Just as with cubes, when you fill a tesseract (4-dimensional cube) with water, the surface of the water traces out a shape which depends on the orientation of the tesseract. Although we can’t properly visualize the 4-dimensional water, its “surface” will be a three-dimensional solid which we can visualize. Shown above are the surface of the water as the tesseract is filled while sitting on (i) a (cubical) face; (ii) a (square) ridge; (iii) an edge; (iv) a vertex. Click on the individual images for larger versions.
(For some reason, the animations above don’t always sync up on the dashboard, so try clicking through to the post if things look funny.)

Said another way, the shapes represented by the above animations each trace out tesseracts in four-dimensional spacetime; the only difference is how the tesseracts are oriented with respect to the time axis.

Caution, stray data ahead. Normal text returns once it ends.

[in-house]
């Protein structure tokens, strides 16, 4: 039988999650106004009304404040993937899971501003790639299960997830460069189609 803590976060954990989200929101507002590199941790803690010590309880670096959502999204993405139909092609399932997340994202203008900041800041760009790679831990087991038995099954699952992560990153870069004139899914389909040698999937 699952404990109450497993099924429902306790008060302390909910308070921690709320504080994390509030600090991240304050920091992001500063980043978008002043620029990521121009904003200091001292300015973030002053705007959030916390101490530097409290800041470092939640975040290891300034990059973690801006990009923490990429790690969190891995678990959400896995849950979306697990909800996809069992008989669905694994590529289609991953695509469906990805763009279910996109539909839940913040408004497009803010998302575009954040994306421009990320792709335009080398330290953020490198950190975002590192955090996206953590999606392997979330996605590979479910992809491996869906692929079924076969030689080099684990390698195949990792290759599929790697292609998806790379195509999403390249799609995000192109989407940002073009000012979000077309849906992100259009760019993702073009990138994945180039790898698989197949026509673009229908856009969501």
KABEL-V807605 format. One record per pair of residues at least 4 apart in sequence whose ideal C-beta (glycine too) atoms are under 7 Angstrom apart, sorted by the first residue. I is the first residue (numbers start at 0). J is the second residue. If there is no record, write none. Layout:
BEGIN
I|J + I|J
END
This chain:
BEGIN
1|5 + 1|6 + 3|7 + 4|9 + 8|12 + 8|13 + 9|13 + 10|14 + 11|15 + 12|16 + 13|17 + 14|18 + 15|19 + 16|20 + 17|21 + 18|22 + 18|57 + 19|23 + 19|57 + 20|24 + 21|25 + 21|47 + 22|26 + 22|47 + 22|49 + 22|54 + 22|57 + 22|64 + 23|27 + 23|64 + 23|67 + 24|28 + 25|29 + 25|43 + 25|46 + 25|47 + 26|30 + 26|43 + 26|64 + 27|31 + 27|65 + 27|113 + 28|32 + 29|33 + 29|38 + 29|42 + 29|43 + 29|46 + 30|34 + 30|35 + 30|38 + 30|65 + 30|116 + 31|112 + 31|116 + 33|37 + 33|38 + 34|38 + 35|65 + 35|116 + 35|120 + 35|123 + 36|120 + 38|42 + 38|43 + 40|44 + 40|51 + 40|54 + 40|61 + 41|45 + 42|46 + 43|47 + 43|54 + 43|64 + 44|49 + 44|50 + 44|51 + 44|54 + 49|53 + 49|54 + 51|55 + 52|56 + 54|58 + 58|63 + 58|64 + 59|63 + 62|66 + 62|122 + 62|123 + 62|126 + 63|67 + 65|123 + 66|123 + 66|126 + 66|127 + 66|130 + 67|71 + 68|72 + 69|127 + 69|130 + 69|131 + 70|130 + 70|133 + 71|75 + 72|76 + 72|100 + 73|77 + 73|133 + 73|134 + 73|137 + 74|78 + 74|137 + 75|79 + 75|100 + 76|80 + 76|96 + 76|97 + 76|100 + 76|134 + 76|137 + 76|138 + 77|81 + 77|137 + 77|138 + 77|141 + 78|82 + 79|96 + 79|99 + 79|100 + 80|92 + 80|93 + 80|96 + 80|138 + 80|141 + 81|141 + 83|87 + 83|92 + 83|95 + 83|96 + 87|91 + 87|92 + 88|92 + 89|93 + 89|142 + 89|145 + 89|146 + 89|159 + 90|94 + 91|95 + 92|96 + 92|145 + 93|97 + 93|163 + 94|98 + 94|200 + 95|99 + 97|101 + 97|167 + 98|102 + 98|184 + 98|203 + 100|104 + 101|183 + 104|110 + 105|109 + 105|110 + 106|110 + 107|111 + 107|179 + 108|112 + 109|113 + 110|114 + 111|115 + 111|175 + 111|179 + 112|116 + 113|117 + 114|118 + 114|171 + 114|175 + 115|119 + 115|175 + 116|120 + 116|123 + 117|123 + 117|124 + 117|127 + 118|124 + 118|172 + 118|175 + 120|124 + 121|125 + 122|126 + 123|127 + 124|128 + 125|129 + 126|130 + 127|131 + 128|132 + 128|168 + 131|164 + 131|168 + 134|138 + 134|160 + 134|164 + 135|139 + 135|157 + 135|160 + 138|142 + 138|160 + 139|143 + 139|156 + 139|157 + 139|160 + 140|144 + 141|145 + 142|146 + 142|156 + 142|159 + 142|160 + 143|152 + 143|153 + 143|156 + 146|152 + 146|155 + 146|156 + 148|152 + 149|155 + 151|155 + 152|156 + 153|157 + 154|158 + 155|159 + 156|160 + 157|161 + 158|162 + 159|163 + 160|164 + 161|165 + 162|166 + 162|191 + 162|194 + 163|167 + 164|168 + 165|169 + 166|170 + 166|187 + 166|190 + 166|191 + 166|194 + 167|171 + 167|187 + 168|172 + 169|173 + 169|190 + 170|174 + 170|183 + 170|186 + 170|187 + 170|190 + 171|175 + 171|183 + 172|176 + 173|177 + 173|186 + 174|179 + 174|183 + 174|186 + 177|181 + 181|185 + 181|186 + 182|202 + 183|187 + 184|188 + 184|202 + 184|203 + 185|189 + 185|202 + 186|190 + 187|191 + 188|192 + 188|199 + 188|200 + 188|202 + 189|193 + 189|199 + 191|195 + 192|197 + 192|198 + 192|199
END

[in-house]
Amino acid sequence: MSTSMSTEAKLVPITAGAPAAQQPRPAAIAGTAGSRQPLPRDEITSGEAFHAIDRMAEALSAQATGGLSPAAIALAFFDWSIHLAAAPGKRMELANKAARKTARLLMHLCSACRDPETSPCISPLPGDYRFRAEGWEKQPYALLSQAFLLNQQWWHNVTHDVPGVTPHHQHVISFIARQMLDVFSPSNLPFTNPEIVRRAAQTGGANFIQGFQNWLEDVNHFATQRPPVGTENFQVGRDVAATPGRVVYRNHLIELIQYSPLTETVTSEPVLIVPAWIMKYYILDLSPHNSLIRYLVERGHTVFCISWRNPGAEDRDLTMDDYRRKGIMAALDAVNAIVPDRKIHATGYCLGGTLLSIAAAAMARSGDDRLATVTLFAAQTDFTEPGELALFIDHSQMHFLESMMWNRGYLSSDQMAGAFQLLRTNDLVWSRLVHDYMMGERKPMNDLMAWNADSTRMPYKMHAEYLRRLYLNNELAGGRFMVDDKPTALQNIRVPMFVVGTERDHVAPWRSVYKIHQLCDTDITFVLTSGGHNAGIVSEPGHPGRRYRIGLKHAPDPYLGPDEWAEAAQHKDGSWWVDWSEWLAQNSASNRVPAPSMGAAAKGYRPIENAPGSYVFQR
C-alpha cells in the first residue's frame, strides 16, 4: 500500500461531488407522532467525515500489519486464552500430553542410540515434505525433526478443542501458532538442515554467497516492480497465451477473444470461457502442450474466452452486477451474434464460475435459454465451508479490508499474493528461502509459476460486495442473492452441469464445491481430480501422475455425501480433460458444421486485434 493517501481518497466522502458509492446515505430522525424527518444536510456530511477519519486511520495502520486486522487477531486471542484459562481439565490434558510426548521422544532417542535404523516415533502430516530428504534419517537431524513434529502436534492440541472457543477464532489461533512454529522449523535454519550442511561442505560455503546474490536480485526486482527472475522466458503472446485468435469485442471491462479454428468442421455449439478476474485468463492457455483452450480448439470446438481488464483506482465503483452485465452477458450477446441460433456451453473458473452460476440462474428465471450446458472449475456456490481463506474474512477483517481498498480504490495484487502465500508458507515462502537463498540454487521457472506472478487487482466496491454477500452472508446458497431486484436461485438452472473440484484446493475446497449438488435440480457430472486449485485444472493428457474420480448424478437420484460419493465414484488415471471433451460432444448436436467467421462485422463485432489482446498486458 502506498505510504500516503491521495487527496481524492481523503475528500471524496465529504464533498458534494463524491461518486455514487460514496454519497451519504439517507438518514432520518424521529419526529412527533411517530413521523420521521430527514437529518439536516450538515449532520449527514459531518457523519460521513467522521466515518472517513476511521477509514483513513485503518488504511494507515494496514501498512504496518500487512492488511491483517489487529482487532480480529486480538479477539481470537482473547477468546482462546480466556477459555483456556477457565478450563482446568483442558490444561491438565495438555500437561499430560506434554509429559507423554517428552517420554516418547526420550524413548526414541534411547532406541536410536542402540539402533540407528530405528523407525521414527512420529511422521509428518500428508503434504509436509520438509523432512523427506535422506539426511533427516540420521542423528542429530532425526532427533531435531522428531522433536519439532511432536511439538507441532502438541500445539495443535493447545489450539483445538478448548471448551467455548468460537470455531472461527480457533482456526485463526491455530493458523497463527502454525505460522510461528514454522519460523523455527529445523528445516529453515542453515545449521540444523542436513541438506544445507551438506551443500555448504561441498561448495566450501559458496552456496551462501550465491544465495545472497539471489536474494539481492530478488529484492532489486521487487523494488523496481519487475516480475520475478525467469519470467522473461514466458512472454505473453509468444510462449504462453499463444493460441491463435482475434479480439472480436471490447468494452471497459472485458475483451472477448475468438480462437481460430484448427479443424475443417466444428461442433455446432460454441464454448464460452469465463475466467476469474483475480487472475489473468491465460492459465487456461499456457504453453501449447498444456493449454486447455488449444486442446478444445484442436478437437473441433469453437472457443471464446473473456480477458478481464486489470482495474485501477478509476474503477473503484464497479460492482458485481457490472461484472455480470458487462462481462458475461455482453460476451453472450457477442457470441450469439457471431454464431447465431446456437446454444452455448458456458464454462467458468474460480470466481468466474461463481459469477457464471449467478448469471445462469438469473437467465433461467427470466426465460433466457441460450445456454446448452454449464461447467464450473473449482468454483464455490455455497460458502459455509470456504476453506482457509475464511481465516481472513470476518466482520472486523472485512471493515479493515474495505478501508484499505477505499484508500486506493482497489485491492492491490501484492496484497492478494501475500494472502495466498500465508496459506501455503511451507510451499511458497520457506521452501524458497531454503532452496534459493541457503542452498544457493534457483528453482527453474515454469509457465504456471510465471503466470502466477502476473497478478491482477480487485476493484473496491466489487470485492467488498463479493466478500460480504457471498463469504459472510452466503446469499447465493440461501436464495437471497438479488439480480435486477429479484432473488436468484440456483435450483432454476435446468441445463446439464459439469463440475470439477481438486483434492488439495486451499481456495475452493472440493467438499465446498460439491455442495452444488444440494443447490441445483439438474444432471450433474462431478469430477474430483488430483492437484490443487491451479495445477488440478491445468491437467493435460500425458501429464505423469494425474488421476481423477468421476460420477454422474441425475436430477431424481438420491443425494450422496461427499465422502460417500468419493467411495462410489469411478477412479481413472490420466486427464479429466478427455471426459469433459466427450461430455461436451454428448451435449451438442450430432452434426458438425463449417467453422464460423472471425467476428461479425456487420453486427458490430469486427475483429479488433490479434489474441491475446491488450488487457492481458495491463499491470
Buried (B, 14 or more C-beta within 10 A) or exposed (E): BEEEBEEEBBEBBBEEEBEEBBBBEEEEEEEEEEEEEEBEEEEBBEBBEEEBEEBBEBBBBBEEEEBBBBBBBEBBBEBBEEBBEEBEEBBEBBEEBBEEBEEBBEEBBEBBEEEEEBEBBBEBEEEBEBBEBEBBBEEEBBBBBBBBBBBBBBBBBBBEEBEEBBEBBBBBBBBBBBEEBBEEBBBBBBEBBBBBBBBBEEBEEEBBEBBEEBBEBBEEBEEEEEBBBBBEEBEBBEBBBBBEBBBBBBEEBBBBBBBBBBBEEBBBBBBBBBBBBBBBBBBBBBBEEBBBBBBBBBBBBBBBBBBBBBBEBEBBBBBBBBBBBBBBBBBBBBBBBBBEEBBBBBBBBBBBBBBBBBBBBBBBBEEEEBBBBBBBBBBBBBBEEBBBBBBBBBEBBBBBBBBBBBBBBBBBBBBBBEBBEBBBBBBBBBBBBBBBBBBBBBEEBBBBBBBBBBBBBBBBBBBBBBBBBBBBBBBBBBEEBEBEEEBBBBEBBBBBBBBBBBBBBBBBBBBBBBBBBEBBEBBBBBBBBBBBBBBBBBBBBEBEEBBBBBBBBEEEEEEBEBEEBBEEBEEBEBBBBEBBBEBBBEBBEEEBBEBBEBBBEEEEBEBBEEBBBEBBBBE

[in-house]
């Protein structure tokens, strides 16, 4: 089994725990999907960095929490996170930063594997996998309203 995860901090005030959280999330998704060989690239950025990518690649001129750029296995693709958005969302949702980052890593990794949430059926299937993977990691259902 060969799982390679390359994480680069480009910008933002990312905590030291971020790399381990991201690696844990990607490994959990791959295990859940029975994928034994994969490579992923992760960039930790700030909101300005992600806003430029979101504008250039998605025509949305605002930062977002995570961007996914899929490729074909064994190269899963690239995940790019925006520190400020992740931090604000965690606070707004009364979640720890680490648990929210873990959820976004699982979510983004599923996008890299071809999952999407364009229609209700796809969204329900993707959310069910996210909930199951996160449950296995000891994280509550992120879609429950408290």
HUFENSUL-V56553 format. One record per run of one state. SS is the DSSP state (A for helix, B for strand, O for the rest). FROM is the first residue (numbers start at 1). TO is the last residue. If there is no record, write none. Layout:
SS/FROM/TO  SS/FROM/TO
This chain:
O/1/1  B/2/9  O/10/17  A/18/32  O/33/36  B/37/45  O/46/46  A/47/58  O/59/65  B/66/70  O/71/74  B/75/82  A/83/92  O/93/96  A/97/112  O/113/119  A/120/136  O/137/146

Notice also that with the tesseract balanced on a vertex the surface of the water forms a perfect octahedron when the tesseract is exactly half-full; we saw yesterday that for the cube the corresponding shape is the regular hexagon. This beauty persists in higher dimensions: the corresponding slice of the n-dimensional hypercube is the maximal centrally symmetric convex subset of the (n-1)-simplex (see this lovely paper of Chakerian and Logothetti for much more).